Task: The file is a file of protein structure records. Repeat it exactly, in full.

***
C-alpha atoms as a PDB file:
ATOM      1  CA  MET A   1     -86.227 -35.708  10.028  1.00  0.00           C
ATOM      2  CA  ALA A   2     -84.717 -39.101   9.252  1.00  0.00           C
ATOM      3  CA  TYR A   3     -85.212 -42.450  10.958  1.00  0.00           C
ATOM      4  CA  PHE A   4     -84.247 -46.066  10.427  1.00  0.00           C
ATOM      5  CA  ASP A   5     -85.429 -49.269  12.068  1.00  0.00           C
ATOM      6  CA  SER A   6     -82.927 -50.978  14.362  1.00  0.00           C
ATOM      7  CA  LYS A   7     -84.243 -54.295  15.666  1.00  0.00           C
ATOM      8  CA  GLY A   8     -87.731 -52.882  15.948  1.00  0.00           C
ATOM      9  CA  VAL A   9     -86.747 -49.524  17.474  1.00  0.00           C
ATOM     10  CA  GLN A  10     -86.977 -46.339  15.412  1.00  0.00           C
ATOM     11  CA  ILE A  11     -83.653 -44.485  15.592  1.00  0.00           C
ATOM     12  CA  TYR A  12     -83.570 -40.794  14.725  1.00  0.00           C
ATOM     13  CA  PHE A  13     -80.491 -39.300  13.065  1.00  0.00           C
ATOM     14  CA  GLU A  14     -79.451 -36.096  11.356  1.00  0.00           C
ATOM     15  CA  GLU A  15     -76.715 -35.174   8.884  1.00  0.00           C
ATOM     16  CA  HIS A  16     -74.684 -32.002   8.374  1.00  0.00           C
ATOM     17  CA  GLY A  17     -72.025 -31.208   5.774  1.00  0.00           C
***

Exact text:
C-alpha atoms as a PDB file:
ATOM      1  CA  MET A   1     -86.227 -35.708  10.028  1.00  0.00           C
ATOM      2  CA  ALA A   2     -84.717 -39.101   9.252  1.00  0.00           C
ATOM      3  CA  TYR A   3     -85.212 -42.450  10.958  1.00  0.00           C
ATOM      4  CA  PHE A   4     -84.247 -46.066  10.427  1.00  0.00           C
ATOM      5  CA  ASP A   5     -85.429 -49.269  12.068  1.00  0.00           C
ATOM      6  CA  SER A   6     -82.927 -50.978  14.362  1.00  0.00           C
ATOM      7  CA  LYS A   7     -84.243 -54.295  15.666  1.00  0.00           C
ATOM      8  CA  GLY A   8     -87.731 -52.882  15.948  1.00  0.00           C
ATOM      9  CA  VAL A   9     -86.747 -49.524  17.474  1.00  0.00           C
ATOM     10  CA  GLN A  10     -86.977 -46.339  15.412  1.00  0.00           C
ATOM     11  CA  ILE A  11     -83.653 -44.485  15.592  1.00  0.00           C
ATOM     12  CA  TYR A  12     -83.570 -40.794  14.725  1.00  0.00           C
ATOM     13  CA  PHE A  13     -80.491 -39.300  13.065  1.00  0.00           C
ATOM     14  CA  GLU A  14     -79.451 -36.096  11.356  1.00  0.00           C
ATOM     15  CA  GLU A  15     -76.715 -35.174   8.884  1.00  0.00           C
ATOM     16  CA  HIS A  16     -74.684 -32.002   8.374  1.00  0.00           C
ATOM     17  CA  GLY A  17     -72.025 -31.208   5.774  1.00  0.00           C